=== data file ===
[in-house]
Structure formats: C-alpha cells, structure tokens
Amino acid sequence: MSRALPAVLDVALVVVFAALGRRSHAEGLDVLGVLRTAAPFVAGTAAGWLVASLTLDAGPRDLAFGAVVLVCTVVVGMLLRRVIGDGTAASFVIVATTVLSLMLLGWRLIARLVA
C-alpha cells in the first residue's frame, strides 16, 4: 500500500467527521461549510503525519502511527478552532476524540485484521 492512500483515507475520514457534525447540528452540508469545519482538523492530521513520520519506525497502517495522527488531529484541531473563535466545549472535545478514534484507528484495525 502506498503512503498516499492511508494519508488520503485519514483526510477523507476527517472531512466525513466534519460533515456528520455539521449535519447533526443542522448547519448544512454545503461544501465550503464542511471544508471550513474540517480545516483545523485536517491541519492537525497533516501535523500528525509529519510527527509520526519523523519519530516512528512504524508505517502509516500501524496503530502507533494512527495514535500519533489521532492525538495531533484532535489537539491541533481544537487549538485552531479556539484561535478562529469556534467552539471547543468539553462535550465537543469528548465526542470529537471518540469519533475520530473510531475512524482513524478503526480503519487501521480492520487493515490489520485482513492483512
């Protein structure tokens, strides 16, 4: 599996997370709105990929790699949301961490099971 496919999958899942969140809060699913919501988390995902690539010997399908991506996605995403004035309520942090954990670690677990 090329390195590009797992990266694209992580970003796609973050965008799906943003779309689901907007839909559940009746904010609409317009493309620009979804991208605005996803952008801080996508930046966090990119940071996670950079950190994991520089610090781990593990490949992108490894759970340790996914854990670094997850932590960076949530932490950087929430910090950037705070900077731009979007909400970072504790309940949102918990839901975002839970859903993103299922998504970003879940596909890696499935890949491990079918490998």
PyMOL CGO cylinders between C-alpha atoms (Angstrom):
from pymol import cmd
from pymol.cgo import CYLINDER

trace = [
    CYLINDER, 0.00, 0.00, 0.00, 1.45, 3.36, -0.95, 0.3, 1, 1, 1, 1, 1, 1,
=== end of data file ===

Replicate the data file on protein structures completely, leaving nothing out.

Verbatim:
[in-house]
Structure formats: C-alpha cells, structure tokens
Amino acid sequence: MSRALPAVLDVALVVVFAALGRRSHAEGLDVLGVLRTAAPFVAGTAAGWLVASLTLDAGPRDLAFGAVVLVCTVVVGMLLRRVIGDGTAASFVIVATTVLSLMLLGWRLIARLVA
C-alpha cells in the first residue's frame, strides 16, 4: 500500500467527521461549510503525519502511527478552532476524540485484521 492512500483515507475520514457534525447540528452540508469545519482538523492530521513520520519506525497502517495522527488531529484541531473563535466545549472535545478514534484507528484495525 502506498503512503498516499492511508494519508488520503485519514483526510477523507476527517472531512466525513466534519460533515456528520455539521449535519447533526443542522448547519448544512454545503461544501465550503464542511471544508471550513474540517480545516483545523485536517491541519492537525497533516501535523500528525509529519510527527509520526519523523519519530516512528512504524508505517502509516500501524496503530502507533494512527495514535500519533489521532492525538495531533484532535489537539491541533481544537487549538485552531479556539484561535478562529469556534467552539471547543468539553462535550465537543469528548465526542470529537471518540469519533475520530473510531475512524482513524478503526480503519487501521480492520487493515490489520485482513492483512
């Protein structure tokens, strides 16, 4: 599996997370709105990929790699949301961490099971 496919999958899942969140809060699913919501988390995902690539010997399908991506996605995403004035309520942090954990670690677990 090329390195590009797992990266694209992580970003796609973050965008799906943003779309689901907007839909559940009746904010609409317009493309620009979804991208605005996803952008801080996508930046966090990119940071996670950079950190994991520089610090781990593990490949992108490894759970340790996914854990670094997850932590960076949530932490950087929430910090950037705070900077731009979007909400970072504790309940949102918990839901975002839970859903993103299922998504970003879940596909890696499935890949491990079918490998």
PyMOL CGO cylinders between C-alpha atoms (Angstrom):
from pymol import cmd
from pymol.cgo import CYLINDER

trace = [
    CYLINDER, 0.00, 0.00, 0.00, 1.45, 3.36, -0.95, 0.3, 1, 1, 1, 1, 1, 1,